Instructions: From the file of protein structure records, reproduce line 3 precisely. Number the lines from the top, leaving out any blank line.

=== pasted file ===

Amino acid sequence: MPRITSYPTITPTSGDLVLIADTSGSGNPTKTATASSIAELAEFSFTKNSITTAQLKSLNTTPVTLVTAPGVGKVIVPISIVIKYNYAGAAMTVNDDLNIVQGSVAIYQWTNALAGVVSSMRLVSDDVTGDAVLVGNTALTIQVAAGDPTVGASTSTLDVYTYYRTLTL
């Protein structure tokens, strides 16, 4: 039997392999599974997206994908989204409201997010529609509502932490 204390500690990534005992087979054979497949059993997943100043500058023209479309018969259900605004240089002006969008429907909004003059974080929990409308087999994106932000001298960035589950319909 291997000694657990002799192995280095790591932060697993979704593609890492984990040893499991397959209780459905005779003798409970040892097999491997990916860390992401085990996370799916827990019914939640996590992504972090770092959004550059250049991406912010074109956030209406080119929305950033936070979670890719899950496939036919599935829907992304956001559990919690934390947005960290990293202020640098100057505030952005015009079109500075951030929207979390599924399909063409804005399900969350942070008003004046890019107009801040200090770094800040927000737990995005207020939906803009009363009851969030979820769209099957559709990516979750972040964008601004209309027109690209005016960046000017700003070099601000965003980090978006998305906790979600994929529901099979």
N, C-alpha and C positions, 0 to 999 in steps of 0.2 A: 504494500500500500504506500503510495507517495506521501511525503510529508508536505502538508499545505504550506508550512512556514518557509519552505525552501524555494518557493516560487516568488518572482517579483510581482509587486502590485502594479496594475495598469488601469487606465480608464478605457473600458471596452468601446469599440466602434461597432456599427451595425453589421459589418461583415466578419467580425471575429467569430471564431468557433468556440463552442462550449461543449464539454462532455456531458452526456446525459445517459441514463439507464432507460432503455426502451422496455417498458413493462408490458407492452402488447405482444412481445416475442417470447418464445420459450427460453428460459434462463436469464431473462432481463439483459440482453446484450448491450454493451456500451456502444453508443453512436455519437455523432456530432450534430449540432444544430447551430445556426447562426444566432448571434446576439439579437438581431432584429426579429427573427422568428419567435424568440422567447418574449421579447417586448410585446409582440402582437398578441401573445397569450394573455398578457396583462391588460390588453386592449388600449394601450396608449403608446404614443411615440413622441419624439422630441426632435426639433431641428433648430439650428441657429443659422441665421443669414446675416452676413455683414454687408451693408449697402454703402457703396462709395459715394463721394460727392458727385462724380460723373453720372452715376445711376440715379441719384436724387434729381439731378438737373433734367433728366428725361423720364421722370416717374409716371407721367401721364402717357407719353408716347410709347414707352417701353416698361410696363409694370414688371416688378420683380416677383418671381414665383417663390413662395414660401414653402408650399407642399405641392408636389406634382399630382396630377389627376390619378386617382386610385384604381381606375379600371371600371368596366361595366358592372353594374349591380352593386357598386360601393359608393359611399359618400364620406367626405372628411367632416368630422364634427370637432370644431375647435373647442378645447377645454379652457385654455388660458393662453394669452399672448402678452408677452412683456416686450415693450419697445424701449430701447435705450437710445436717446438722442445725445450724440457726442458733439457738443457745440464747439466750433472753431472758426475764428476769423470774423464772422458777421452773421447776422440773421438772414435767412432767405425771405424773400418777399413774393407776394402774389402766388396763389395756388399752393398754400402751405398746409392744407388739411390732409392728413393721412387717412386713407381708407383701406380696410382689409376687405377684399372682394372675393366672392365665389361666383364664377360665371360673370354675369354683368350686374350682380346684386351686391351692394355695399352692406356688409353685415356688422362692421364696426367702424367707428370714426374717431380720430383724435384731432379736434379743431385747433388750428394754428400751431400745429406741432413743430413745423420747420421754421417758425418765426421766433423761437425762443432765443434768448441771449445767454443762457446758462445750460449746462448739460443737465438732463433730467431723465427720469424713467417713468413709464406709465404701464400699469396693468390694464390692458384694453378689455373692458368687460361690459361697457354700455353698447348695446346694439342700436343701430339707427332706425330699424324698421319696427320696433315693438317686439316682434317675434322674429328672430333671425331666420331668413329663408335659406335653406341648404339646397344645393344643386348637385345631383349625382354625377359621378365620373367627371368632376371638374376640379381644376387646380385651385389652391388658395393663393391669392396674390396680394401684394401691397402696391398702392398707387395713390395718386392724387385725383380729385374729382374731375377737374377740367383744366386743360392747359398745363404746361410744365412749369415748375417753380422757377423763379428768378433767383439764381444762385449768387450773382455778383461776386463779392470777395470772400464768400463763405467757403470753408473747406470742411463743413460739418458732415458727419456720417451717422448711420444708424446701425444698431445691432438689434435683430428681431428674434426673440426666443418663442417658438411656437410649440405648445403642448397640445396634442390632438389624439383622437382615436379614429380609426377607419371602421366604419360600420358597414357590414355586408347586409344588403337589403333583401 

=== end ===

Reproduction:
N, C-alpha and C positions, 0 to 999 in steps of 0.2 A: 504494500500500500504506500503510495507517495506521501511525503510529508508536505502538508499545505504550506508550512512556514518557509519552505525552501524555494518557493516560487516568488518572482517579483510581482509587486502590485502594479496594475495598469488601469487606465480608464478605457473600458471596452468601446469599440466602434461597432456599427451595425453589421459589418461583415466578419467580425471575429467569430471564431468557433468556440463552442462550449461543449464539454462532455456531458452526456446525459445517459441514463439507464432507460432503455426502451422496455417498458413493462408490458407492452402488447405482444412481445416475442417470447418464445420459450427460453428460459434462463436469464431473462432481463439483459440482453446484450448491450454493451456500451456502444453508443453512436455519437455523432456530432450534430449540432444544430447551430445556426447562426444566432448571434446576439439579437438581431432584429426579429427573427422568428419567435424568440422567447418574449421579447417586448410585446409582440402582437398578441401573445397569450394573455398578457396583462391588460390588453386592449388600449394601450396608449403608446404614443411615440413622441419624439422630441426632435426639433431641428433648430439650428441657429443659422441665421443669414446675416452676413455683414454687408451693408449697402454703402457703396462709395459715394463721394460727392458727385462724380460723373453720372452715376445711376440715379441719384436724387434729381439731378438737373433734367433728366428725361423720364421722370416717374409716371407721367401721364402717357407719353408716347410709347414707352417701353416698361410696363409694370414688371416688378420683380416677383418671381414665383417663390413662395414660401414653402408650399407642399405641392408636389406634382399630382396630377389627376390619378386617382386610385384604381381606375379600371371600371368596366361595366358592372353594374349591380352593386357598386360601393359608393359611399359618400364620406367626405372628411367632416368630422364634427370637432370644431375647435373647442378645447377645454379652457385654455388660458393662453394669452399672448402678452408677452412683456416686450415693450419697445424701449430701447435705450437710445436717446438722442445725445450724440457726442458733439457738443457745440464747439466750433472753431472758426475764428476769423470774423464772422458777421452773421447776422440773421438772414435767412432767405425771405424773400418777399413774393407776394402774389402766388396763389395756388399752393398754400402751405398746409392744407388739411390732409392728413393721412387717412386713407381708407383701406380696410382689409376687405377684399372682394372675393366672392365665389361666383364664377360665371360673370354675369354683368350686374350682380346684386351686391351692394355695399352692406356688409353685415356688422362692421364696426367702424367707428370714426374717431380720430383724435384731432379736434379743431385747433388750428394754428400751431400745429406741432413743430413745423420747420421754421417758425418765426421766433423761437425762443432765443434768448441771449445767454443762457446758462445750460449746462448739460443737465438732463433730467431723465427720469424713467417713468413709464406709465404701464400699469396693468390694464390692458384694453378689455373692458368687460361690459361697457354700455353698447348695446346694439342700436343701430339707427332706425330699424324698421319696427320696433315693438317686439316682434317675434322674429328672430333671425331666420331668413329663408335659406335653406341648404339646397344645393344643386348637385345631383349625382354625377359621378365620373367627371368632376371638374376640379381644376387646380385651385389652391388658395393663393391669392396674390396680394401684394401691397402696391398702392398707387395713390395718386392724387385725383380729385374729382374731375377737374377740367383744366386743360392747359398745363404746361410744365412749369415748375417753380422757377423763379428768378433767383439764381444762385449768387450773382455778383461776386463779392470777395470772400464768400463763405467757403470753408473747406470742411463743413460739418458732415458727419456720417451717422448711420444708424446701425444698431445691432438689434435683430428681431428674434426673440426666443418663442417658438411656437410649440405648445403642448397640445396634442390632438389624439383622437382615436379614429380609426377607419371602421366604419360600420358597414357590414355586408347586409344588403337589403333583401 